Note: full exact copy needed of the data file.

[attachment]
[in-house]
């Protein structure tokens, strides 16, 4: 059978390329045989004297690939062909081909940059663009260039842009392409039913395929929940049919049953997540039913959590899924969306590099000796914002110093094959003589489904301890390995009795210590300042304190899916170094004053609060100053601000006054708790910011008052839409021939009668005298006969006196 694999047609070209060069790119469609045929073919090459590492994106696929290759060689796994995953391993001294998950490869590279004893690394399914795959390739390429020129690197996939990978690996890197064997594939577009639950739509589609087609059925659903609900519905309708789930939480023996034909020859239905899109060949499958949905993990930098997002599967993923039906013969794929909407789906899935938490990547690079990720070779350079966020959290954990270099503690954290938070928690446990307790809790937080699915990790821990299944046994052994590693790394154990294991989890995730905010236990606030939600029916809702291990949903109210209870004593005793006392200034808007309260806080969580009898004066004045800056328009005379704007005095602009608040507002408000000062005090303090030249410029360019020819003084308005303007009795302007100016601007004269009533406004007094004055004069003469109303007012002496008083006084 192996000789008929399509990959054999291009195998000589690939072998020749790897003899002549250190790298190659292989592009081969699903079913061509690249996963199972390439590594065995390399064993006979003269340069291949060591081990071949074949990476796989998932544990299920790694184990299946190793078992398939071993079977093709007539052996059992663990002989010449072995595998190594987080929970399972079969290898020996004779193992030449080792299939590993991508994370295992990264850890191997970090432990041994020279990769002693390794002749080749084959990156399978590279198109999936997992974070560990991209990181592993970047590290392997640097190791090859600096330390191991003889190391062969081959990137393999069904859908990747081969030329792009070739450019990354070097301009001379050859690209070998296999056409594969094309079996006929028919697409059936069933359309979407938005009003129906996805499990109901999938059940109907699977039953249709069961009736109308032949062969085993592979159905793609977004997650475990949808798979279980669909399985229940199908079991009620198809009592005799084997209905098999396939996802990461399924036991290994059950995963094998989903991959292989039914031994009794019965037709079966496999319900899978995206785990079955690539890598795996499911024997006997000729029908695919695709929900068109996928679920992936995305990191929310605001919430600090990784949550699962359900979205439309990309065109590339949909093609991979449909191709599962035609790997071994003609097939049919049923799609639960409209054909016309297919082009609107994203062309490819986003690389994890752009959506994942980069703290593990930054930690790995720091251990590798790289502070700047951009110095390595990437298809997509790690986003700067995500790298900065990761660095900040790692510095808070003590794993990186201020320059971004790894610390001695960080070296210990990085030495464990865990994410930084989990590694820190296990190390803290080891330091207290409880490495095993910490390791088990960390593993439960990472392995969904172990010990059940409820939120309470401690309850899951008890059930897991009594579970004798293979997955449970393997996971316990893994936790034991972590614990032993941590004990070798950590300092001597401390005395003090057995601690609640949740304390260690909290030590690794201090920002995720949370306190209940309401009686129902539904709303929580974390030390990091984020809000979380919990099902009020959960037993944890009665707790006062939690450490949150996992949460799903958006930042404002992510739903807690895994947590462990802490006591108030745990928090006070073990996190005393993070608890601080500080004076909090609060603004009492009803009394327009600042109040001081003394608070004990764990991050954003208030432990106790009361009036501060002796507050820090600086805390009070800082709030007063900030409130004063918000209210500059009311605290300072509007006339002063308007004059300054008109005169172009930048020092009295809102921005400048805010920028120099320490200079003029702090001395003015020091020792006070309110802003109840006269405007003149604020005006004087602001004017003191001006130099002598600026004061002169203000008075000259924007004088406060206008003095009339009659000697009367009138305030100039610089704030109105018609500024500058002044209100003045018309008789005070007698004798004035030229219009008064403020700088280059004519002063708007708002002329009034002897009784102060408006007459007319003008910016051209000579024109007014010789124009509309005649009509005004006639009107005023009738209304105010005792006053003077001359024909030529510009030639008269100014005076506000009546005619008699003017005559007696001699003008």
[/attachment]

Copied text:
[in-house]
């Protein structure tokens, strides 16, 4: 059978390329045989004297690939062909081909940059663009260039842009392409039913395929929940049919049953997540039913959590899924969306590099000796914002110093094959003589489904301890390995009795210590300042304190899916170094004053609060100053601000006054708790910011008052839409021939009668005298006969006196 694999047609070209060069790119469609045929073919090459590492994106696929290759060689796994995953391993001294998950490869590279004893690394399914795959390739390429020129690197996939990978690996890197064997594939577009639950739509589609087609059925659903609900519905309708789930939480023996034909020859239905899109060949499958949905993990930098997002599967993923039906013969794929909407789906899935938490990547690079990720070779350079966020959290954990270099503690954290938070928690446990307790809790937080699915990790821990299944046994052994590693790394154990294991989890995730905010236990606030939600029916809702291990949903109210209870004593005793006392200034808007309260806080969580009898004066004045800056328009005379704007005095602009608040507002408000000062005090303090030249410029360019020819003084308005303007009795302007100016601007004269009533406004007094004055004069003469109303007012002496008083006084 192996000789008929399509990959054999291009195998000589690939072998020749790897003899002549250190790298190659292989592009081969699903079913061509690249996963199972390439590594065995390399064993006979003269340069291949060591081990071949074949990476796989998932544990299920790694184990299946190793078992398939071993079977093709007539052996059992663990002989010449072995595998190594987080929970399972079969290898020996004779193992030449080792299939590993991508994370295992990264850890191997970090432990041994020279990769002693390794002749080749084959990156399978590279198109999936997992974070560990991209990181592993970047590290392997640097190791090859600096330390191991003889190391062969081959990137393999069904859908990747081969030329792009070739450019990354070097301009001379050859690209070998296999056409594969094309079996006929028919697409059936069933359309979407938005009003129906996805499990109901999938059940109907699977039953249709069961009736109308032949062969085993592979159905793609977004997650475990949808798979279980669909399985229940199908079991009620198809009592005799084997209905098999396939996802990461399924036991290994059950995963094998989903991959292989039914031994009794019965037709079966496999319900899978995206785990079955690539890598795996499911024997006997000729029908695919695709929900068109996928679920992936995305990191929310605001919430600090990784949550699962359900979205439309990309065109590339949909093609991979449909191709599962035609790997071994003609097939049919049923799609639960409209054909016309297919082009609107994203062309490819986003690389994890752009959506994942980069703290593990930054930690790995720091251990590798790289502070700047951009110095390595990437298809997509790690986003700067995500790298900065990761660095900040790692510095808070003590794993990186201020320059971004790894610390001695960080070296210990990085030495464990865990994410930084989990590694820190296990190390803290080891330091207290409880490495095993910490390791088990960390593993439960990472392995969904172990010990059940409820939120309470401690309850899951008890059930897991009594579970004798293979997955449970393997996971316990893994936790034991972590614990032993941590004990070798950590300092001597401390005395003090057995601690609640949740304390260690909290030590690794201090920002995720949370306190209940309401009686129902539904709303929580974390030390990091984020809000979380919990099902009020959960037993944890009665707790006062939690450490949150996992949460799903958006930042404002992510739903807690895994947590462990802490006591108030745990928090006070073990996190005393993070608890601080500080004076909090609060603004009492009803009394327009600042109040001081003394608070004990764990991050954003208030432990106790009361009036501060002796507050820090600086805390009070800082709030007063900030409130004063918000209210500059009311605290300072509007006339002063308007004059300054008109005169172009930048020092009295809102921005400048805010920028120099320490200079003029702090001395003015020091020792006070309110802003109840006269405007003149604020005006004087602001004017003191001006130099002598600026004061002169203000008075000259924007004088406060206008003095009339009659000697009367009138305030100039610089704030109105018609500024500058002044209100003045018309008789005070007698004798004035030229219009008064403020700088280059004519002063708007708002002329009034002897009784102060408006007459007319003008910016051209000579024109007014010789124009509309005649009509005004006639009107005023009738209304105010005792006053003077001359024909030529510009030639008269100014005076506000009546005619008699003017005559007696001699003008």